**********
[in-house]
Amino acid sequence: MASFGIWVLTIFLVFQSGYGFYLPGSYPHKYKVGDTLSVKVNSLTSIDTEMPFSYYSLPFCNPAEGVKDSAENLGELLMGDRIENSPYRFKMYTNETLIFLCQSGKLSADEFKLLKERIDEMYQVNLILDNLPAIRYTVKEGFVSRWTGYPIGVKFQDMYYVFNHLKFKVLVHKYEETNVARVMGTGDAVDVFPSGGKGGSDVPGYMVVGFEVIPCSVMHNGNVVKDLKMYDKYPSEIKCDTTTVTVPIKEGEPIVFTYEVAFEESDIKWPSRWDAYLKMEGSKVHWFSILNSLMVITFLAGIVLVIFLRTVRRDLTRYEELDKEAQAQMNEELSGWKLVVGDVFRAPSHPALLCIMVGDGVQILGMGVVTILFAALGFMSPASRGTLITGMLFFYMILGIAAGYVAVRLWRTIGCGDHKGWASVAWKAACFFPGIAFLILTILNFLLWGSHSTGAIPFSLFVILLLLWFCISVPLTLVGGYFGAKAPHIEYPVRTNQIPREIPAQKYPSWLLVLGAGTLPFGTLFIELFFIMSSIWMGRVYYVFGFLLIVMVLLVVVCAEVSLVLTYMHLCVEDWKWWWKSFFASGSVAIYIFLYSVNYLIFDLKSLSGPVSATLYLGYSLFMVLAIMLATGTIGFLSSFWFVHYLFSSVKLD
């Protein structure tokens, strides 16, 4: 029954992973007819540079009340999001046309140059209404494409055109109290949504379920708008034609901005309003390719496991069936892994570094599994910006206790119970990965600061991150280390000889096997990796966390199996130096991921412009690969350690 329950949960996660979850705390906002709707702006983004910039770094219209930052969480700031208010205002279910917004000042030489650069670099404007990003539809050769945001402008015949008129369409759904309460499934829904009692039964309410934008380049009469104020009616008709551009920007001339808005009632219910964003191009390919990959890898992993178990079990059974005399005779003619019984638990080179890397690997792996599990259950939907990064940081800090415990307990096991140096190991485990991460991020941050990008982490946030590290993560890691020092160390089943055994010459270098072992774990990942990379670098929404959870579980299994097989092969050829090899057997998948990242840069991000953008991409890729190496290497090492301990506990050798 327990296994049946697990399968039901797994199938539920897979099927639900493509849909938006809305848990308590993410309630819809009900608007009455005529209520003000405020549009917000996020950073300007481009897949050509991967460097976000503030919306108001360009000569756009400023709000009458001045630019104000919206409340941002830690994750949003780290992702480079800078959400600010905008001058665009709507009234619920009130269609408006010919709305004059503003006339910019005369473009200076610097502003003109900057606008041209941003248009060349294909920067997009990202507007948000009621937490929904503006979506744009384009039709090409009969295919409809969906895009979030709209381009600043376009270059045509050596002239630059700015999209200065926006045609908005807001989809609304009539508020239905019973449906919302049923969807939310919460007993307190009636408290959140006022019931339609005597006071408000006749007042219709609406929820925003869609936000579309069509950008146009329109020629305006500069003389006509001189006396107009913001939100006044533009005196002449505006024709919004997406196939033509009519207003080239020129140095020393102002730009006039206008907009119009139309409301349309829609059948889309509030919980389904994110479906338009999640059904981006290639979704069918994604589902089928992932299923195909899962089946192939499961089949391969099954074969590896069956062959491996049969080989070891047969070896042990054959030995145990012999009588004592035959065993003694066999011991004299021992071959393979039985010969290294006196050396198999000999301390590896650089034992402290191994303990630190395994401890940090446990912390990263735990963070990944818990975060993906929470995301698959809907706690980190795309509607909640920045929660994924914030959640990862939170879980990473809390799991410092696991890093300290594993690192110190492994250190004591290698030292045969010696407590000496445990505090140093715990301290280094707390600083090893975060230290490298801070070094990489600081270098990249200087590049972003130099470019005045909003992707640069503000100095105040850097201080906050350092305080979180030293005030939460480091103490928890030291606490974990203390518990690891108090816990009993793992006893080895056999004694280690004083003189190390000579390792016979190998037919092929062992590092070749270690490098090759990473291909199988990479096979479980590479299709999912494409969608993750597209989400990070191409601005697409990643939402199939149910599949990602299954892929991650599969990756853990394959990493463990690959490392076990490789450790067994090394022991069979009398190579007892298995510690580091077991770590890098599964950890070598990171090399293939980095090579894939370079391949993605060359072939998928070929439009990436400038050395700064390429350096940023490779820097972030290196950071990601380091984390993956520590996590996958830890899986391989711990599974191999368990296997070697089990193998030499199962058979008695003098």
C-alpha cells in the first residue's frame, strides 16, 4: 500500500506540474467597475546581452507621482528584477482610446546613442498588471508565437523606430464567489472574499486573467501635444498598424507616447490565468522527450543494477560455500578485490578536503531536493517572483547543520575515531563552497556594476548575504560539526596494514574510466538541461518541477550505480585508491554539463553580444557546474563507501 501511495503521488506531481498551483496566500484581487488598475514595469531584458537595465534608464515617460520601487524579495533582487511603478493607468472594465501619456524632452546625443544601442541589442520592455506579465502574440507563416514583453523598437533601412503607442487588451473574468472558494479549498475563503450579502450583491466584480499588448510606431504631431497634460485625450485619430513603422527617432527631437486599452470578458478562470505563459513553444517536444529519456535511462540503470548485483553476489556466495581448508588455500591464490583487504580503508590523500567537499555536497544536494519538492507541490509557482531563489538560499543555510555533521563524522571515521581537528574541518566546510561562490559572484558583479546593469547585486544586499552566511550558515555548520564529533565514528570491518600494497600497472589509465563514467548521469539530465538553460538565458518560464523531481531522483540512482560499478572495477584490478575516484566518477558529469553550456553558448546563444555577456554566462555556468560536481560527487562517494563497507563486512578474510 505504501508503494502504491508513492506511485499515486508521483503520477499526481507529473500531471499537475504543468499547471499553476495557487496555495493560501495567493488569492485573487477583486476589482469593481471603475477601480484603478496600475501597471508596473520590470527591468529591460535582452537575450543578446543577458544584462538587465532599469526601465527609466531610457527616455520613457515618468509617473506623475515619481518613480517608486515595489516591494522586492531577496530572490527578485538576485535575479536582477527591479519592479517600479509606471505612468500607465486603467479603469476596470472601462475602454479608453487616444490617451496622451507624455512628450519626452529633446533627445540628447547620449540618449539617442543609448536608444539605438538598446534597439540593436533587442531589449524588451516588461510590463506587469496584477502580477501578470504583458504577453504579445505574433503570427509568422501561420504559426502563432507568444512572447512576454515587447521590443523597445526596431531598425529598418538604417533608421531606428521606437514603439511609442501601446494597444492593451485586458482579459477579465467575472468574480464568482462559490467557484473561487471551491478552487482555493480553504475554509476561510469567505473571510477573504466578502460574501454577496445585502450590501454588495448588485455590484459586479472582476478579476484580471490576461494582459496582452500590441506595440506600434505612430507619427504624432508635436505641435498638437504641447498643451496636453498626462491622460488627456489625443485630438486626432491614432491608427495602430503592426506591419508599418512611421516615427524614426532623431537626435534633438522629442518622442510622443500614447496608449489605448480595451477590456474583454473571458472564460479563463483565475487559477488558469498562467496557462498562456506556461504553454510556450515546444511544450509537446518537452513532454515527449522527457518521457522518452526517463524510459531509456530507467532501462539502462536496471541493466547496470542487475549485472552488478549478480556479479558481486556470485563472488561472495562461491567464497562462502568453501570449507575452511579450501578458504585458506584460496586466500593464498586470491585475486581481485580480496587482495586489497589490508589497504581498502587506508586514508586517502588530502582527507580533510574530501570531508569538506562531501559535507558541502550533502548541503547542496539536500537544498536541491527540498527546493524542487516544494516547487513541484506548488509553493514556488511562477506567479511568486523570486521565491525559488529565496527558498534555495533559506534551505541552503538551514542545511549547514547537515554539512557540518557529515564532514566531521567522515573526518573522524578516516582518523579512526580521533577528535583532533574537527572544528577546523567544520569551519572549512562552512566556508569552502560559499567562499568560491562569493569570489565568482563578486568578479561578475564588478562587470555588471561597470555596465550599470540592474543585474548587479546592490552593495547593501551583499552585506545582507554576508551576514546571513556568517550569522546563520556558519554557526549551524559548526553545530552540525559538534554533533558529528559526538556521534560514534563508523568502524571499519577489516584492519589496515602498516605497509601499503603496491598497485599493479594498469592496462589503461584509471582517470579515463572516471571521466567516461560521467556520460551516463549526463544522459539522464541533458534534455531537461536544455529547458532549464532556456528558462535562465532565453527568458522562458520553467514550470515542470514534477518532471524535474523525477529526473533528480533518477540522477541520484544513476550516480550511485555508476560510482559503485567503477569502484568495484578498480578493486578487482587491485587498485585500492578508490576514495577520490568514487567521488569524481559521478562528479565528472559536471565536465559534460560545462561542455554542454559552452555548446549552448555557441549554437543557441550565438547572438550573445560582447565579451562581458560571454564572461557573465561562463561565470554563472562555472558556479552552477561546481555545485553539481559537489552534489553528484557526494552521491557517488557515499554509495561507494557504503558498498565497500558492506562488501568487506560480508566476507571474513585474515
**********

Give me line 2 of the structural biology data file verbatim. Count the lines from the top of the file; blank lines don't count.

Amino acid sequence: MASFGIWVLTIFLVFQSGYGFYLPGSYPHKYKVGDTLSVKVNSLTSIDTEMPFSYYSLPFCNPAEGVKDSAENLGELLMGDRIENSPYRFKMYTNETLIFLCQSGKLSADEFKLLKERIDEMYQVNLILDNLPAIRYTVKEGFVSRWTGYPIGVKFQDMYYVFNHLKFKVLVHKYEETNVARVMGTGDAVDVFPSGGKGGSDVPGYMVVGFEVIPCSVMHNGNVVKDLKMYDKYPSEIKCDTTTVTVPIKEGEPIVFTYEVAFEESDIKWPSRWDAYLKMEGSKVHWFSILNSLMVITFLAGIVLVIFLRTVRRDLTRYEELDKEAQAQMNEELSGWKLVVGDVFRAPSHPALLCIMVGDGVQILGMGVVTILFAALGFMSPASRGTLITGMLFFYMILGIAAGYVAVRLWRTIGCGDHKGWASVAWKAACFFPGIAFLILTILNFLLWGSHSTGAIPFSLFVILLLLWFCISVPLTLVGGYFGAKAPHIEYPVRTNQIPREIPAQKYPSWLLVLGAGTLPFGTLFIELFFIMSSIWMGRVYYVFGFLLIVMVLLVVVCAEVSLVLTYMHLCVEDWKWWWKSFFASGSVAIYIFLYSVNYLIFDLKSLSGPVSATLYLGYSLFMVLAIMLATGTIGFLSSFWFVHYLFSSVKLD